I spent most of my childhood in Delhi, drinking buffalo milk coffee in the morning and eating buffalo curd rice at night. The milkman would arrive at the crack of dawn and dole out three frothing ladles of milk into the waiting stainless steel vessel, making sure to add a quarter ladle at the end to compensate for any shortcomings in the first three. My day began with a cup of fresh milk coffee with one spoon of sugar, combining North and South India in a delicious mixture.
I say that with some nostalgia since I have been vegan for most of the last decade, denying myself milk and eggs on top of the vegetarianism that I inherited from my family. In our debates about the communal and caste origins of meat consumption in India, we forget the animal that’s at the centre of these debates. Whatever else one might believe, there’s no doubt about the misery imposed on animals who provide us milk and meat. So you might think I would support a ban on the consumption of beef. That would be wrong; I find myself unable to embrace the ban, primarily because I am taking the cow’s perspective, not those who seek to defend it.
I don’t like the thought of being eaten, and I doubt any cow does. But I don’t like being subjected to years of torture either. What’s worse? If we shift focus from slaughter to suffering, we can pose an important question: which cow or bull suffers the most? The answer there is obvious: the cow that provides us milk. It’s confined in small quarters and impregnated against its will—and with great force—throughout its lifetime, and its children are taken away since its milk is reserved for human consumption. Finally, the cow is slaughtered when it’s no longer productive. In short, the cow is treated as a milk-producing machine rather than a living being.
It is this cow whose life is most entangled with the vegetarian-but-milk-drinking Indian who’s most incensed by beef-eating. It will be easier to take that vegetarian anger seriously if that person stops drinking milk, tea and coffee, stops consuming yoghurt, and finds an alternative to milk sweets, payasam and kheer. Otherwise, one can only conclude that their problem with beef-eating has to do with their own cultural identity, and not any concern for the animal they’re trying to save.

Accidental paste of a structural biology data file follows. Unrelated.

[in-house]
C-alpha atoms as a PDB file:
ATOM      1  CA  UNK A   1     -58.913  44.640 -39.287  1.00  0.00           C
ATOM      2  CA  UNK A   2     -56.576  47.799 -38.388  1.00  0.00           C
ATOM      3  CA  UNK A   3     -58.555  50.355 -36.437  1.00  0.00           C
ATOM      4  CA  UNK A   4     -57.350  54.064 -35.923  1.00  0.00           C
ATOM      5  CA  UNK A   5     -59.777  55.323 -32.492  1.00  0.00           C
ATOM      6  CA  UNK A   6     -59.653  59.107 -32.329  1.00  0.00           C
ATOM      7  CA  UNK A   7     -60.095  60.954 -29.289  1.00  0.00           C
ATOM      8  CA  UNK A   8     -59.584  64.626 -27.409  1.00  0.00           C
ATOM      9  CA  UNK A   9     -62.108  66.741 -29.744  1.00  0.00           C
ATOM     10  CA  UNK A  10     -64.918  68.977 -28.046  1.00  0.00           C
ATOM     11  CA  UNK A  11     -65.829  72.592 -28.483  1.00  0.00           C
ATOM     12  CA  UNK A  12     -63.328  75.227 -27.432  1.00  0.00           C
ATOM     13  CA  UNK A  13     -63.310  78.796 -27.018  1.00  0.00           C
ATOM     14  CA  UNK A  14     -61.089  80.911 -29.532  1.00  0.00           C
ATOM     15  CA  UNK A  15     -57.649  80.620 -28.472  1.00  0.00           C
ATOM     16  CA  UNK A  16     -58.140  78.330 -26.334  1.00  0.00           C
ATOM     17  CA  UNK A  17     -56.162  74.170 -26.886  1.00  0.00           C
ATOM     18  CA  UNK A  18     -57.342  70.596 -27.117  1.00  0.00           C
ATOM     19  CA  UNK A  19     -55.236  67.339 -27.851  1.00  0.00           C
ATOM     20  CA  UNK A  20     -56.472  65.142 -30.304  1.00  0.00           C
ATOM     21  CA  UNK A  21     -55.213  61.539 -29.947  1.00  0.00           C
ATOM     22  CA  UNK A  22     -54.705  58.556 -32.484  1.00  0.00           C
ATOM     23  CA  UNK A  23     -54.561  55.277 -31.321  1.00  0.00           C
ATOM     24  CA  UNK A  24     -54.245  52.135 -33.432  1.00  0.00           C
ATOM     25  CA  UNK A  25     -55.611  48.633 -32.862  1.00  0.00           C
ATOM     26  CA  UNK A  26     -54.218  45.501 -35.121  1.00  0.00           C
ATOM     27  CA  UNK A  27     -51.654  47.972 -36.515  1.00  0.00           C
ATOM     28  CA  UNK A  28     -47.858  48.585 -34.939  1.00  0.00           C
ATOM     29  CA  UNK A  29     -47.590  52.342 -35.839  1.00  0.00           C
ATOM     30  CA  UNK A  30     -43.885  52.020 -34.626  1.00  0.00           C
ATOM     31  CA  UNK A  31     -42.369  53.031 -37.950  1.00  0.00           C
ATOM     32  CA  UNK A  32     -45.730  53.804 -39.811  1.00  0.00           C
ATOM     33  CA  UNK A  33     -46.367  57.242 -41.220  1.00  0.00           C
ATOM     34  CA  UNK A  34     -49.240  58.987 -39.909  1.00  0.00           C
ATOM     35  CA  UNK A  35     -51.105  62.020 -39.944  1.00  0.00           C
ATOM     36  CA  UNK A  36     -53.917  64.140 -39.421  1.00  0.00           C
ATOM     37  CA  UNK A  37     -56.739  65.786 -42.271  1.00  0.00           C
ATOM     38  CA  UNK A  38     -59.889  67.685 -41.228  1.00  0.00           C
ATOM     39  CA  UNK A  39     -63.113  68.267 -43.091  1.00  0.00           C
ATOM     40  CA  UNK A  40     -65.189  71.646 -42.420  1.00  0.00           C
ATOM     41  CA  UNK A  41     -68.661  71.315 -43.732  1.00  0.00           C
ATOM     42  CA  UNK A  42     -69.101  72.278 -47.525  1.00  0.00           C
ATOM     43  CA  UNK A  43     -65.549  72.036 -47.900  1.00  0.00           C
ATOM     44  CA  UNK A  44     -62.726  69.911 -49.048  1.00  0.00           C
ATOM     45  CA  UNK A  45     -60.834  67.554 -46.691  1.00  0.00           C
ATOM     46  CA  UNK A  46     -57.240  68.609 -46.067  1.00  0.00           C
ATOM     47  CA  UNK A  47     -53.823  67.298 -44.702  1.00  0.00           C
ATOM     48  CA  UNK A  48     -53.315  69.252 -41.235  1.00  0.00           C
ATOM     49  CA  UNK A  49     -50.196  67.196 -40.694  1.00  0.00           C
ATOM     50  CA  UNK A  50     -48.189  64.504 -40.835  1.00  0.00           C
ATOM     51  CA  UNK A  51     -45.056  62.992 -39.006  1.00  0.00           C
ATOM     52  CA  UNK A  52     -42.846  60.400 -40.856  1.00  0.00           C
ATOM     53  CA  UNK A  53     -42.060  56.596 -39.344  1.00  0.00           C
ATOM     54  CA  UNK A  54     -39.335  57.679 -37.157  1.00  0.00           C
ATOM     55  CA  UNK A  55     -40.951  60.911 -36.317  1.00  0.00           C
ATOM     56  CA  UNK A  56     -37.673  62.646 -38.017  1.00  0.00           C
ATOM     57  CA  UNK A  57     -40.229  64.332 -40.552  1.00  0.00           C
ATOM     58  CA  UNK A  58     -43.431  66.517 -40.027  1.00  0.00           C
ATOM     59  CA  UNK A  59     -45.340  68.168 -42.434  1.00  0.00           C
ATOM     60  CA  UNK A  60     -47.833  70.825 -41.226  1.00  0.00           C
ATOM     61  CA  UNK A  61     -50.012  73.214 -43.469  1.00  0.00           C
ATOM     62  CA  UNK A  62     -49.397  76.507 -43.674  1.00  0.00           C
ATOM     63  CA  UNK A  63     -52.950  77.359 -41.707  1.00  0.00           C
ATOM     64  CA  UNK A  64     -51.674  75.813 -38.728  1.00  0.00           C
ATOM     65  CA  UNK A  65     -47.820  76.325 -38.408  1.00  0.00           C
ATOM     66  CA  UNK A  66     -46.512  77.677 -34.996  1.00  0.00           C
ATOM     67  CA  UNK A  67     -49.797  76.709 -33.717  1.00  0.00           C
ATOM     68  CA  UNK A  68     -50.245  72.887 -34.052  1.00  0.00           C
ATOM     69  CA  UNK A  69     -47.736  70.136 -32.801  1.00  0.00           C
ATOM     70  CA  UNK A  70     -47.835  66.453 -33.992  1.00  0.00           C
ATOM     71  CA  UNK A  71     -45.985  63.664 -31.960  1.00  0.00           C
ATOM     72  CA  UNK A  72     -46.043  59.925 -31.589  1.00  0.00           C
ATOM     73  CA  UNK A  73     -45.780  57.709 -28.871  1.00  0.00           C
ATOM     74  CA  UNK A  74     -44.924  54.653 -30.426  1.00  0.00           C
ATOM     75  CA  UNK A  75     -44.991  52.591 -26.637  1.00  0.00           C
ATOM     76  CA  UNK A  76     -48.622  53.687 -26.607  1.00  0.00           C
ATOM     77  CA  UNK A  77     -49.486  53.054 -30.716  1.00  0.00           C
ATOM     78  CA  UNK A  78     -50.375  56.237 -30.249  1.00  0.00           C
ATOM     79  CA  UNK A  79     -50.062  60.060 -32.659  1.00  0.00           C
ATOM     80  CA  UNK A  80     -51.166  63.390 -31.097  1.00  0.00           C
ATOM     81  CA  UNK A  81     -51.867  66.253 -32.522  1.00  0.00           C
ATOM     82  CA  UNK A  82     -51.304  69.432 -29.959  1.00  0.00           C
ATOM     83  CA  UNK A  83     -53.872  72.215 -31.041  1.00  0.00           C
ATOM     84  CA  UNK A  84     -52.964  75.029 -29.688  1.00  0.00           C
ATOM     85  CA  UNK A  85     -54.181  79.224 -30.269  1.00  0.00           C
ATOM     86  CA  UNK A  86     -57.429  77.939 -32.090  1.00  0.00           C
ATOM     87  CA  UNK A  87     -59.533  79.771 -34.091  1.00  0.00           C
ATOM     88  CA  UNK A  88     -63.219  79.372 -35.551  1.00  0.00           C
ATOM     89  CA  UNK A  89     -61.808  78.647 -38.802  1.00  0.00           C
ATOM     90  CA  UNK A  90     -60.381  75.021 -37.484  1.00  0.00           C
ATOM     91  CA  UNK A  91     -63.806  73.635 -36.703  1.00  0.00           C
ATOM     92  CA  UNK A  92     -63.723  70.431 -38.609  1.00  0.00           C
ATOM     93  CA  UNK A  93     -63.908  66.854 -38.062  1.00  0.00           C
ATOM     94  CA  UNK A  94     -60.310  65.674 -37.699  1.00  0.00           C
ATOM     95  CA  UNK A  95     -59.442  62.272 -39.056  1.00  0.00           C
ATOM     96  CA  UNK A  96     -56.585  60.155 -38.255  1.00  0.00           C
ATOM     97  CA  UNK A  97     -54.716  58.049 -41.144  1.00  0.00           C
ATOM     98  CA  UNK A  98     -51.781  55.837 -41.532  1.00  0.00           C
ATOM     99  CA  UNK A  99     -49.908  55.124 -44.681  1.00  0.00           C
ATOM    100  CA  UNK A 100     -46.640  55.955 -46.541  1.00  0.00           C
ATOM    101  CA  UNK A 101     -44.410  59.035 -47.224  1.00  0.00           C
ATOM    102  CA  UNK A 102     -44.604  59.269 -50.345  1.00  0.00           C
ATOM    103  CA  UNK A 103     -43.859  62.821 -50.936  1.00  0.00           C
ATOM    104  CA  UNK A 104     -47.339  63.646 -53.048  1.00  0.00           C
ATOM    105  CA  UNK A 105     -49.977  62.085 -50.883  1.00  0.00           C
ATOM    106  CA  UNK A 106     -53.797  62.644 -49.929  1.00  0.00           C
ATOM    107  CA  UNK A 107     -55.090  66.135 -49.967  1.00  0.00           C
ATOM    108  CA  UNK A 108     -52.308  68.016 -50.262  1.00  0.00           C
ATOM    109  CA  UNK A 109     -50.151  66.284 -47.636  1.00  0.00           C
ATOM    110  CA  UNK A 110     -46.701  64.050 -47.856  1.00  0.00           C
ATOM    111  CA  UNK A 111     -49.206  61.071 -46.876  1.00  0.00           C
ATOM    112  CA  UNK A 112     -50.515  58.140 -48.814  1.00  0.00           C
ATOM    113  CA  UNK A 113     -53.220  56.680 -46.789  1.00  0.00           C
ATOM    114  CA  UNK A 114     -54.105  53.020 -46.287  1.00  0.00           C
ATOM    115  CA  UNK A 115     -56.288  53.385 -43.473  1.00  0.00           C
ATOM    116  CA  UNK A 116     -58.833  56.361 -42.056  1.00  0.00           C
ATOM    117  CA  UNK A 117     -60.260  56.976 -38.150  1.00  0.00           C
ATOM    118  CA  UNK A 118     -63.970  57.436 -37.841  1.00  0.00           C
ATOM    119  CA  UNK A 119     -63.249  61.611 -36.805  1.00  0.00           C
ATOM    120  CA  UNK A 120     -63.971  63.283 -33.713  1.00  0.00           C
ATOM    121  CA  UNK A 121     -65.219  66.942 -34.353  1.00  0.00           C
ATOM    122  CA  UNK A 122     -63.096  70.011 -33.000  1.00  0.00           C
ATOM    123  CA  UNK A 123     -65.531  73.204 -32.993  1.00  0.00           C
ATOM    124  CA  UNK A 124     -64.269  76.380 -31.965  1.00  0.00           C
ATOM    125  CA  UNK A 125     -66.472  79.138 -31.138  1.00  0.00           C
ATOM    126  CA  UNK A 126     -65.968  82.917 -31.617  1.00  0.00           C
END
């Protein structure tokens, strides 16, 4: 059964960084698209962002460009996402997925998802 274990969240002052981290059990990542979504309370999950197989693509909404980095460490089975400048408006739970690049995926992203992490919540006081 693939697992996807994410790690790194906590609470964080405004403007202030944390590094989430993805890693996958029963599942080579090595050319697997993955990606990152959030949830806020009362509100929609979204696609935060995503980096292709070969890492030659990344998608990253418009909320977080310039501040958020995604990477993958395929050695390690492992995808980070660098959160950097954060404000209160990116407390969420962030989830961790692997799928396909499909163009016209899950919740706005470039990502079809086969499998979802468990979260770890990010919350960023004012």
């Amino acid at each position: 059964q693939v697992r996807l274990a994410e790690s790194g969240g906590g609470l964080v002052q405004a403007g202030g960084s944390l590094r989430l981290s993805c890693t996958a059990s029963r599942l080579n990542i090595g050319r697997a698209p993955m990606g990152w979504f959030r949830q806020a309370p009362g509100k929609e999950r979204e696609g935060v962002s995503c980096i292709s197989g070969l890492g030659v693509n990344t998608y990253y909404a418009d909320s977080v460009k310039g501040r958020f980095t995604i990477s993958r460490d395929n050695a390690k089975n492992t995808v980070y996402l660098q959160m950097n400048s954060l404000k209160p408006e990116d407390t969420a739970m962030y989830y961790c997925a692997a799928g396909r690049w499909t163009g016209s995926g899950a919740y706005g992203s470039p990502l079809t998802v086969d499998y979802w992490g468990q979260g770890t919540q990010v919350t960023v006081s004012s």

Cow culture intrudes elsewhere too: let’s not forget the recent furore over jallikattu. Overnight, jallikattu has become the marker of Tamil identity, especially masculine Tamil identity. A practice such as jallikattu makes sense (though still cruel) in an economy powered by cattle energy, where cattle are used as draught animals, and their dung as fuel and fertilizer. We know that modern Tamil Nadu has moved decisively away from cattle energy to fossil fuels, both for fuel and for fertilizer.
Bulls play an important role in a pre-mechanical local economy, as a result of which they are both celebrated and conquered. The bull’s role is greatly diminished in an increasingly global market economy. In fact, those social and economic forces are producing a commodified Tamil identity in which the jallikattu bull plays a ritual role rather than an economically productive one. No wonder we are left with a made-for-TV jallikattu experience, like an IPL for bulls, rather than a celebration of the fertility of nature. Instead of complaining about those momentous shifts in production and consumption, we are choosing to subjugate the one being that has absolutely no power in the matter.
World over, we know that intensive agriculture is terrible for the environment, and one of the leading causes of carbon emissions. It has also made agriculture economically unsustainable, as can be seen in the great increase in farmer suicides. The real villain in the jallikattu saga is our idea of development. Beef is no different.